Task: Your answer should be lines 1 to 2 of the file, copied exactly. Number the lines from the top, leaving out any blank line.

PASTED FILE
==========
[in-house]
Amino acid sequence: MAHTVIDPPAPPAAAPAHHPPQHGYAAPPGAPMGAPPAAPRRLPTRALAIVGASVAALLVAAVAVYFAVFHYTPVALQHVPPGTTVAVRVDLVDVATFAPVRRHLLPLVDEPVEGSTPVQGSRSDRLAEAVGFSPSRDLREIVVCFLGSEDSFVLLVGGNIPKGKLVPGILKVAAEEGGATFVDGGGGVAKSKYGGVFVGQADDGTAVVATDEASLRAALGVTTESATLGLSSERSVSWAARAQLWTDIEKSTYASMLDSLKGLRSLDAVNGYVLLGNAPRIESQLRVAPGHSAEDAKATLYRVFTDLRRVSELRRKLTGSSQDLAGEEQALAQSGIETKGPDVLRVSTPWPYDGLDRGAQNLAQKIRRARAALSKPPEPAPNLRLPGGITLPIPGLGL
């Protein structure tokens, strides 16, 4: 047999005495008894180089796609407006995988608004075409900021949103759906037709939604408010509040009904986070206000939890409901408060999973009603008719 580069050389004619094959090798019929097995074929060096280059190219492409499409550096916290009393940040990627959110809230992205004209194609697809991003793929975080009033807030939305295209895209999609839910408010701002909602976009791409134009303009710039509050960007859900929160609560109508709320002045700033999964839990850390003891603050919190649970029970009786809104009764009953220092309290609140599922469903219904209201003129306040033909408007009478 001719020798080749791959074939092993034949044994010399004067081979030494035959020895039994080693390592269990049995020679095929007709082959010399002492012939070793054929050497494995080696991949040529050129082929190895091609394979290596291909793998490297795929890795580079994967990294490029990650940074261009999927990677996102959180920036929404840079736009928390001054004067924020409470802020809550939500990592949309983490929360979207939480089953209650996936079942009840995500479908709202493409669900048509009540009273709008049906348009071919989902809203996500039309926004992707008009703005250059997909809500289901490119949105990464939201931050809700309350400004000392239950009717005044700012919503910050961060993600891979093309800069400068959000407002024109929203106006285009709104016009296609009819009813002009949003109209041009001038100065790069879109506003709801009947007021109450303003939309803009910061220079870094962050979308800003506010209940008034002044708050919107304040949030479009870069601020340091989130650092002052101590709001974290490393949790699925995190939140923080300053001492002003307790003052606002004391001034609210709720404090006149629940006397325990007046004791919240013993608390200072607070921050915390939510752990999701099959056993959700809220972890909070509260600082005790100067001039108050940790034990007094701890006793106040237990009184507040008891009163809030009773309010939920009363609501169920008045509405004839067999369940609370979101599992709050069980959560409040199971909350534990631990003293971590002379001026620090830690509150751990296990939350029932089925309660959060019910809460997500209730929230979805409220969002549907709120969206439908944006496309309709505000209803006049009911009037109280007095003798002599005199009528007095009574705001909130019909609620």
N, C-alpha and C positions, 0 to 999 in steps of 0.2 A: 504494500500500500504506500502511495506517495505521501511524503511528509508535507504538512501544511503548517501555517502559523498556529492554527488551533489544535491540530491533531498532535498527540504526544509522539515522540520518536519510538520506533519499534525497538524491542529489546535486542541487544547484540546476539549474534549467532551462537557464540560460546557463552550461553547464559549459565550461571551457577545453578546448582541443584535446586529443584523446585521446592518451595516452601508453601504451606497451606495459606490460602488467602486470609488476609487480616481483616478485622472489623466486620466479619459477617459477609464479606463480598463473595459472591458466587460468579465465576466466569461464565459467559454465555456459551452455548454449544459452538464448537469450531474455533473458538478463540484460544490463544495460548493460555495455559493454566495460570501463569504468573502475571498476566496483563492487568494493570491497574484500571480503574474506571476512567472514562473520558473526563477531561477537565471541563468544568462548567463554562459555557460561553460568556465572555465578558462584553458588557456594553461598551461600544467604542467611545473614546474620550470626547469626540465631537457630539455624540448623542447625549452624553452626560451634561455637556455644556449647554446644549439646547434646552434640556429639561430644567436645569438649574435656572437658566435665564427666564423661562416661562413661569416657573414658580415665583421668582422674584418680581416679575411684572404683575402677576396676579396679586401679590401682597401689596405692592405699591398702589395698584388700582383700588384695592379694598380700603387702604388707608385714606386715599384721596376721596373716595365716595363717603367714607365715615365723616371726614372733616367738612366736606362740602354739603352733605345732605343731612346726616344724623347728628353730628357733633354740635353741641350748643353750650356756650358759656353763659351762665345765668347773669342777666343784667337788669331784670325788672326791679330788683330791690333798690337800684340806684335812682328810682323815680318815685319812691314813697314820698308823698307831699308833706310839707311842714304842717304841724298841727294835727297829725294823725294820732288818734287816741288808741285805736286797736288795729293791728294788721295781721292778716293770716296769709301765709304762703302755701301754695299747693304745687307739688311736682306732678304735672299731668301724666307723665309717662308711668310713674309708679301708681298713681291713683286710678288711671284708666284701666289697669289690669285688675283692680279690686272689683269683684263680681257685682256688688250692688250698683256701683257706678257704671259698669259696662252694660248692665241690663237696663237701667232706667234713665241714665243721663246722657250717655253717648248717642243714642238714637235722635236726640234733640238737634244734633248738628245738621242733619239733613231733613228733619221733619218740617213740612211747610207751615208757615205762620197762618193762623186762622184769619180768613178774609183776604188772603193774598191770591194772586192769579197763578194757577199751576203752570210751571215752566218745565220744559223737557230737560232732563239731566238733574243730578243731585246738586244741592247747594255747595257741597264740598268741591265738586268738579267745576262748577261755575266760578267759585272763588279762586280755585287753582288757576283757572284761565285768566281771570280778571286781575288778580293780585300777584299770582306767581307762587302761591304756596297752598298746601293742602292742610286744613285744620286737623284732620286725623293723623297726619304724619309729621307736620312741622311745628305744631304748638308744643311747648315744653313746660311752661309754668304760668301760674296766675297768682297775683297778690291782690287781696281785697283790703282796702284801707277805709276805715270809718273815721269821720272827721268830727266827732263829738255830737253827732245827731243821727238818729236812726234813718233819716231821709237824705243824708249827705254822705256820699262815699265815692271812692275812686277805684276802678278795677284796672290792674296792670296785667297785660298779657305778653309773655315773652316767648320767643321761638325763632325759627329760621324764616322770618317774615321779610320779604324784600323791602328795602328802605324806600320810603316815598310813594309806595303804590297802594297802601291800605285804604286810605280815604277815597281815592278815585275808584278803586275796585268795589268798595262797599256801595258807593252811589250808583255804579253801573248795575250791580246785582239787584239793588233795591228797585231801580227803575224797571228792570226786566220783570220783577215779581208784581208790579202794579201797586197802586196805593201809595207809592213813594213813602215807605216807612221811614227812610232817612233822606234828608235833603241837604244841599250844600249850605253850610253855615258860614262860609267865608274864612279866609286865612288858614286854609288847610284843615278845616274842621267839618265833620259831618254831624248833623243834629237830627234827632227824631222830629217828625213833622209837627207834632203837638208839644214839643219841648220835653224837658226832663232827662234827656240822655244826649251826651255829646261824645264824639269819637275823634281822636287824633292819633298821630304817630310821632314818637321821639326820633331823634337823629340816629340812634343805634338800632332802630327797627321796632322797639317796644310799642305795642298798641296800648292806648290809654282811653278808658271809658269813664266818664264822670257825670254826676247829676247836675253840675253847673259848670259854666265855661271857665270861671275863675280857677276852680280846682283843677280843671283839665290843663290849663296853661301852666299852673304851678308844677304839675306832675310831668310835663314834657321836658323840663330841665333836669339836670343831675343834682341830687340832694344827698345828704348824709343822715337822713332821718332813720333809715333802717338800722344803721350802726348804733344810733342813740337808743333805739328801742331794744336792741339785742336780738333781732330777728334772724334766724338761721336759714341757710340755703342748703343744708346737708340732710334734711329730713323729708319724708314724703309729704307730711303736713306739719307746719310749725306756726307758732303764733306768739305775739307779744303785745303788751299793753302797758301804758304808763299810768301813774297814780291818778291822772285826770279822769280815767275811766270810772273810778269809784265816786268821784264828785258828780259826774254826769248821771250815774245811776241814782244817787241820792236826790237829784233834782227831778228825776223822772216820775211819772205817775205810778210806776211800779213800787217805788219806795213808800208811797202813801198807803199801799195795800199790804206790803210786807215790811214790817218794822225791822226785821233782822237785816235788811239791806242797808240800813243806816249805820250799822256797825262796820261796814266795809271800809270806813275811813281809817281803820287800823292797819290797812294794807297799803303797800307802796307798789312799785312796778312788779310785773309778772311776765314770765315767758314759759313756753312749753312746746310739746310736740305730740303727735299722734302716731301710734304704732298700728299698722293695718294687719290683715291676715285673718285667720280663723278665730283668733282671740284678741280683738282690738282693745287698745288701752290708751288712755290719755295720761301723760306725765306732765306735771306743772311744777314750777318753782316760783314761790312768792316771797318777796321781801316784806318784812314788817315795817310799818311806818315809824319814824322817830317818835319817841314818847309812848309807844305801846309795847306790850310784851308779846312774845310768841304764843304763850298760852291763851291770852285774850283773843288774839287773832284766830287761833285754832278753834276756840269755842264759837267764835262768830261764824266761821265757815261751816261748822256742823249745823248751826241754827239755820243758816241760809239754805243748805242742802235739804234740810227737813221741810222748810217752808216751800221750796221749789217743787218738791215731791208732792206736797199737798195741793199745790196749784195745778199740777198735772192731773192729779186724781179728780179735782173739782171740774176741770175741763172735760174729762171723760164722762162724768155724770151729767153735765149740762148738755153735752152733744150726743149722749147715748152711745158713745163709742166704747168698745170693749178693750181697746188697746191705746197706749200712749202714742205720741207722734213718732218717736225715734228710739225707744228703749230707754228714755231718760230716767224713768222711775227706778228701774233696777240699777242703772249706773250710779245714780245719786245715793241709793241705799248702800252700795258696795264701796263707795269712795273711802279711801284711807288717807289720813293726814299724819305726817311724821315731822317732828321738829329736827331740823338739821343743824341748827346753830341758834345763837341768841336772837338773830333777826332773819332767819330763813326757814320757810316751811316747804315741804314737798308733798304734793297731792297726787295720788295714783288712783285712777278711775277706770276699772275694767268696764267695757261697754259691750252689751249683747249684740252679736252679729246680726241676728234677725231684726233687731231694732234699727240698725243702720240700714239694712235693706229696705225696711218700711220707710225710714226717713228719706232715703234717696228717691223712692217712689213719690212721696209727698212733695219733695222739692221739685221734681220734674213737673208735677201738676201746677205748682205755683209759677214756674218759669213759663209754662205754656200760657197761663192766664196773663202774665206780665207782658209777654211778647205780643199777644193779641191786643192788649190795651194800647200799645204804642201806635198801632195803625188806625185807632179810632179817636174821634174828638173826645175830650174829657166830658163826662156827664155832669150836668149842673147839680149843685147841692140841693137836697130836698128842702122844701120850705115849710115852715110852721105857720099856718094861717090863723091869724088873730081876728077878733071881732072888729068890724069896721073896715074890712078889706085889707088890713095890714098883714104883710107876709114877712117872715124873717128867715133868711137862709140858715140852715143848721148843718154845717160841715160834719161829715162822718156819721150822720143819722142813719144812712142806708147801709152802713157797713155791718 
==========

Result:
[in-house]
Amino acid sequence: MAHTVIDPPAPPAAAPAHHPPQHGYAAPPGAPMGAPPAAPRRLPTRALAIVGASVAALLVAAVAVYFAVFHYTPVALQHVPPGTTVAVRVDLVDVATFAPVRRHLLPLVDEPVEGSTPVQGSRSDRLAEAVGFSPSRDLREIVVCFLGSEDSFVLLVGGNIPKGKLVPGILKVAAEEGGATFVDGGGGVAKSKYGGVFVGQADDGTAVVATDEASLRAALGVTTESATLGLSSERSVSWAARAQLWTDIEKSTYASMLDSLKGLRSLDAVNGYVLLGNAPRIESQLRVAPGHSAEDAKATLYRVFTDLRRVSELRRKLTGSSQDLAGEEQALAQSGIETKGPDVLRVSTPWPYDGLDRGAQNLAQKIRRARAALSKPPEPAPNLRLPGGITLPIPGLGL